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Thursday, September 23, 2021

Ryder Cup Musings: Spieth VS Na VS Poulter VS Horschel

In the second of these posts about why I think Team USA struggles at the Ryder Cup I promised you a free-for-all. Today we're going to compare four different players -- two Captain's Picks who I think we can all agree are solid picks and two players who are often considered similar in attitude but have never been picked:

  • Team USA pick Jordan Spieth
  • Team Europe pick Ian Poulter, aka "the Postman"
  • Kevin Na
  • Billy Horschel

The attitude similarity is important. All four of these players are considered 'bulldogs' who never give up. Poulter is the GOAT here with a 14-6-2 record (15 points) in six appearances, four of which required Captain's Picks. He has NEVER been defeated in singles (5-0-1). Jordan Spieth's record of 7-5-2 in three appearances is somewhat amazing in that he has NEVER won in singles (0-3-0).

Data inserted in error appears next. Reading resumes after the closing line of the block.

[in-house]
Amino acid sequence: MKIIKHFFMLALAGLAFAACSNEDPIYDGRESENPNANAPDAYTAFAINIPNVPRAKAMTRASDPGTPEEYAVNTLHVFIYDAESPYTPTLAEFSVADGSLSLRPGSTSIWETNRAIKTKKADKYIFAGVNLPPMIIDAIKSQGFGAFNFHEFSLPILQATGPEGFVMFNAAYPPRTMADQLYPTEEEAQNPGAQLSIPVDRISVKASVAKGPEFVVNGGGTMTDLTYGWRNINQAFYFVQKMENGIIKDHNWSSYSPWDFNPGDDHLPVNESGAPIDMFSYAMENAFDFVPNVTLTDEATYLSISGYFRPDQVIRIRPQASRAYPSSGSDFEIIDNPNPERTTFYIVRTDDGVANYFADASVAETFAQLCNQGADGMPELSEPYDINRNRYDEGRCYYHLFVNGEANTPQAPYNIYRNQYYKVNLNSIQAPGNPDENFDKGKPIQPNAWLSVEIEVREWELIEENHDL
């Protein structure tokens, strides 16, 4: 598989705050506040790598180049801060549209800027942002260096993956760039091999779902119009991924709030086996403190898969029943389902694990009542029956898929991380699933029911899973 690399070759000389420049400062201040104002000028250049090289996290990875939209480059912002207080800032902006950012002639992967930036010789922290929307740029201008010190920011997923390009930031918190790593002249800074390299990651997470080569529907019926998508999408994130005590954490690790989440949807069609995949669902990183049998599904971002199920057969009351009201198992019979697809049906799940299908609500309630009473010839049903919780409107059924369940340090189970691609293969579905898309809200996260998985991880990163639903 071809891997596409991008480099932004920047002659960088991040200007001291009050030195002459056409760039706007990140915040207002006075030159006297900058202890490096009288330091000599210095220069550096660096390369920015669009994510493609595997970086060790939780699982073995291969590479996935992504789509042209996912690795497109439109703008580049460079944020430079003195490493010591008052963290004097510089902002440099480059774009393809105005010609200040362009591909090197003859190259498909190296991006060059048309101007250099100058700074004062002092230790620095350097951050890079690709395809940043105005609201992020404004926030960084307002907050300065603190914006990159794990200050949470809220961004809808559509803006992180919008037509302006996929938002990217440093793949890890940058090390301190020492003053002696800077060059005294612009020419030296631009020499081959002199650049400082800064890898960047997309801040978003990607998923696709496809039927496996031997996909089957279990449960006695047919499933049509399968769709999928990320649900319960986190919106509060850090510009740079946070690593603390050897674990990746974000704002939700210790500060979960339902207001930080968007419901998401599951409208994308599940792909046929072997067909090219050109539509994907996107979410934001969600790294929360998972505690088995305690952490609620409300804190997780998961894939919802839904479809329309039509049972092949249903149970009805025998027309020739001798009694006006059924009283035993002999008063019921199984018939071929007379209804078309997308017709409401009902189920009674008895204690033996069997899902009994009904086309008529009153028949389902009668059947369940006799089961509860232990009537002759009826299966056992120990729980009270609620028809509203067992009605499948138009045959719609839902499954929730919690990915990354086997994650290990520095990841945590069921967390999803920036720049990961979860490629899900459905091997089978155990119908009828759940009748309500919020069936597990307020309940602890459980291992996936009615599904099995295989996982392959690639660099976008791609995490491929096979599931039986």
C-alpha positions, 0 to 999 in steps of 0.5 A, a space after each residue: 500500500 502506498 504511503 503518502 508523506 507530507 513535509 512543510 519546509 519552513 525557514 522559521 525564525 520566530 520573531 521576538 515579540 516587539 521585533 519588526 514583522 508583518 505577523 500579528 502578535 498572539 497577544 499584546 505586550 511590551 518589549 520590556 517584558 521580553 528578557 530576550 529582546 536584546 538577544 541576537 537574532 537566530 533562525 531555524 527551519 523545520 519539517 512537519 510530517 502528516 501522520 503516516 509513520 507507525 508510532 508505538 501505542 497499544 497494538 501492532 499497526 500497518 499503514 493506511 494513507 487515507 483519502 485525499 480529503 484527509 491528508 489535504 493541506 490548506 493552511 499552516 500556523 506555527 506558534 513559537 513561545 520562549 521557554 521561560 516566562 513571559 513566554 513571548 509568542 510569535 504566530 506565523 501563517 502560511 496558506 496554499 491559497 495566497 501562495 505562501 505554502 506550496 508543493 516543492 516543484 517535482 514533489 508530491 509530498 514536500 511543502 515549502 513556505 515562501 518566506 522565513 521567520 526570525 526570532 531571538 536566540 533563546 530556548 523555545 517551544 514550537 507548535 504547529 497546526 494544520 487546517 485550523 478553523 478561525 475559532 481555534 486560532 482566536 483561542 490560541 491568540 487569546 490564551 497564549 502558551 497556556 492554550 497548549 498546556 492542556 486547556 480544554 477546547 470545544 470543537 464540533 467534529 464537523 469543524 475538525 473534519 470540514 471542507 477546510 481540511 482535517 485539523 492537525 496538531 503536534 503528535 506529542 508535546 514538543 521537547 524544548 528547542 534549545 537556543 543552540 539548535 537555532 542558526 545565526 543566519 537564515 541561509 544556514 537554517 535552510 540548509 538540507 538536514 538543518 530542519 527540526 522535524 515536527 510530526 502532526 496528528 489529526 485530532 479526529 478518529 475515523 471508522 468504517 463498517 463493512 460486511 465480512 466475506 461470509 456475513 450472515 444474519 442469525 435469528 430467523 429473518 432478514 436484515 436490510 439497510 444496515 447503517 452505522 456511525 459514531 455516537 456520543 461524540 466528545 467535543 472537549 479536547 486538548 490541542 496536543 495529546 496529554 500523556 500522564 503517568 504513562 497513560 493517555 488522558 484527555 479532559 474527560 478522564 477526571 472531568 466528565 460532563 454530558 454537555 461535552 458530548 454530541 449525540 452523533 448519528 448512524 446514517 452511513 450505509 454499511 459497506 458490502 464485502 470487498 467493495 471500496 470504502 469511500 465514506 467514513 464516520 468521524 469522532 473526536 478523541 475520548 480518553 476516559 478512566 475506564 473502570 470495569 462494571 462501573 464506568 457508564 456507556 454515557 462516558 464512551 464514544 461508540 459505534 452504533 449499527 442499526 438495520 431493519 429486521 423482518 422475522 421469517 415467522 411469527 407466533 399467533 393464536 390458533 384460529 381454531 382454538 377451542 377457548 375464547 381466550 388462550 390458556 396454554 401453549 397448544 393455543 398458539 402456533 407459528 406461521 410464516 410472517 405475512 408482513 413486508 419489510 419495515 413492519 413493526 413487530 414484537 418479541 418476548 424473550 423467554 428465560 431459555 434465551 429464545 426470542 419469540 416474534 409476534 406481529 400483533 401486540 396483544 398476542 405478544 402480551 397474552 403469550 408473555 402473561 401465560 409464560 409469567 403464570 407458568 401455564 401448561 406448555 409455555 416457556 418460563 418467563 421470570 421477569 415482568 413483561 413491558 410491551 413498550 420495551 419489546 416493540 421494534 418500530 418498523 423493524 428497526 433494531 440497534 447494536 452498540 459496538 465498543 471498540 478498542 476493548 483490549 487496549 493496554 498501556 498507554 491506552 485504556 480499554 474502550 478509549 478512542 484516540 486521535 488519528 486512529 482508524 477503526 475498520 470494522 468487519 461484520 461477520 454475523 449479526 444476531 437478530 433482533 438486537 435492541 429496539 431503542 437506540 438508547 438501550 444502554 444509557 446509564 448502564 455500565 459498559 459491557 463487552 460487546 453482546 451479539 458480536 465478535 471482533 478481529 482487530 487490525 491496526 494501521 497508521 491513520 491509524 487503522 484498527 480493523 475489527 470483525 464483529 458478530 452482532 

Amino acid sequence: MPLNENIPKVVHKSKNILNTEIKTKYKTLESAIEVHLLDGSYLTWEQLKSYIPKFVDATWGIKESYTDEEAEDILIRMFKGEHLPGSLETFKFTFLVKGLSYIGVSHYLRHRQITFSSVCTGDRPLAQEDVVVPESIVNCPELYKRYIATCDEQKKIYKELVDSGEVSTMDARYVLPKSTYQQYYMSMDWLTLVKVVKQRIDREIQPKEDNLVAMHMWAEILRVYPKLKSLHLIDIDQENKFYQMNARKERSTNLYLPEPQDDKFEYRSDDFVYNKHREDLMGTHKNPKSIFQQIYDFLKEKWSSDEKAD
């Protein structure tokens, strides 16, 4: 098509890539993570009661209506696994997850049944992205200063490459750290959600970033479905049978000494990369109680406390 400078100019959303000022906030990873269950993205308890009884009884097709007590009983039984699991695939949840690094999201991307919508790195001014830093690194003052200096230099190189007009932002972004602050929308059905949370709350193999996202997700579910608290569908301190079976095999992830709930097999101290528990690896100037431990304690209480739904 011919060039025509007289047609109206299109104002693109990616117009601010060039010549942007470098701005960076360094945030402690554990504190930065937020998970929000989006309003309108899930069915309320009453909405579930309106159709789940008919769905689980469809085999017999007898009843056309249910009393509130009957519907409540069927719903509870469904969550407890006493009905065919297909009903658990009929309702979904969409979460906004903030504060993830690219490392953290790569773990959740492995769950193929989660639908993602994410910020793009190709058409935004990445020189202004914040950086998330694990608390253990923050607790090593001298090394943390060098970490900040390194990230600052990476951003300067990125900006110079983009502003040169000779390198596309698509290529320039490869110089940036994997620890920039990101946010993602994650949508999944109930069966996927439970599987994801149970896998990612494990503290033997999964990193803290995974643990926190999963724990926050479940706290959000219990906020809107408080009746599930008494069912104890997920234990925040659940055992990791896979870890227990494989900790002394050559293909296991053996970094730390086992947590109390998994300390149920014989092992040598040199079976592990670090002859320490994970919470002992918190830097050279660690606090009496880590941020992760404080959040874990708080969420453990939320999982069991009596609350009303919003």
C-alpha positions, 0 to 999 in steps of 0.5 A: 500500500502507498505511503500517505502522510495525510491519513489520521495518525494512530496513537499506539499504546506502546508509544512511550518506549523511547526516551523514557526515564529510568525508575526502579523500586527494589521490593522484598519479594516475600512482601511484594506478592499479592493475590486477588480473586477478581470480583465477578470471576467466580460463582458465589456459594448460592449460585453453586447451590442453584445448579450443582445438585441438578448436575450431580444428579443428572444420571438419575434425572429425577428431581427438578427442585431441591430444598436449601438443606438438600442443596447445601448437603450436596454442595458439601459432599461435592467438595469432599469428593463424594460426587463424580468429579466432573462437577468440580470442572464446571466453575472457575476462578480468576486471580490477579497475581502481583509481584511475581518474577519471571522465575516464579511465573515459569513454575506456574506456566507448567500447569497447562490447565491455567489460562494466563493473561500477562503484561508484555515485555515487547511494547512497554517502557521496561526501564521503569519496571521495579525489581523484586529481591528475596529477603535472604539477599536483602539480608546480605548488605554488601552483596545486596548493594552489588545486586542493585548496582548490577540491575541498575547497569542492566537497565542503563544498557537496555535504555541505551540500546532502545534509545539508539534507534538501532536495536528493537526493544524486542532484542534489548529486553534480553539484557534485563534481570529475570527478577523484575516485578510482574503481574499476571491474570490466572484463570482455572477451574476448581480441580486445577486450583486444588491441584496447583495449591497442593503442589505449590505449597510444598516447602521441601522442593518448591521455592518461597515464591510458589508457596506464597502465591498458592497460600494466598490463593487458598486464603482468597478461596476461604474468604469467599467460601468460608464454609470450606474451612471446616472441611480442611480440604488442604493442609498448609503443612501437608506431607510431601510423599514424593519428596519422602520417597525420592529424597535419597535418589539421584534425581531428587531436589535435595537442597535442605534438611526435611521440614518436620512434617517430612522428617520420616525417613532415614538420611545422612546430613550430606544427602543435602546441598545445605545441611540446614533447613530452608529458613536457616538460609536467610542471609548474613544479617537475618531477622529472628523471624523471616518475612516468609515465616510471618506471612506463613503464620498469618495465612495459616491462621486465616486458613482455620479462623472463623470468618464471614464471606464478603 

I'm comparing Na and Horschel to these two, not to try and prove either should be picked for a Ryder Cup team, but simply to compare them to successful Captain's Picks and see if they measure up. The following table compares a variety of aspects in their games. Hopefully we'll discover what makes Spieth and especially Poulter so valuable in a Ryder Cup.

Yes, I know I said that "Statistics lie" in my previous post and here I am posting a bunch of stats. What I've tried to do is pick stats that are basically simple percentages (for example, how many of their drives hit the fairway) or simple averages (total distance of drives hit divided by total number of drives). Averages don't tell you the longest or shortest of whatever is being averaged, of course, so I've tried to add other numbers that might provide a bit more perspective. Still, I mention this to remind you that no stats can tell you everything, no matter how carefully you choose them.

That said, let's take a look at the basic stats I chose. All stats come from the pgatour.com stats pages and show the results at the end of the TOUR Championship.

  • OWGR and FedExCup rankings: At the end of the PGA Tour season.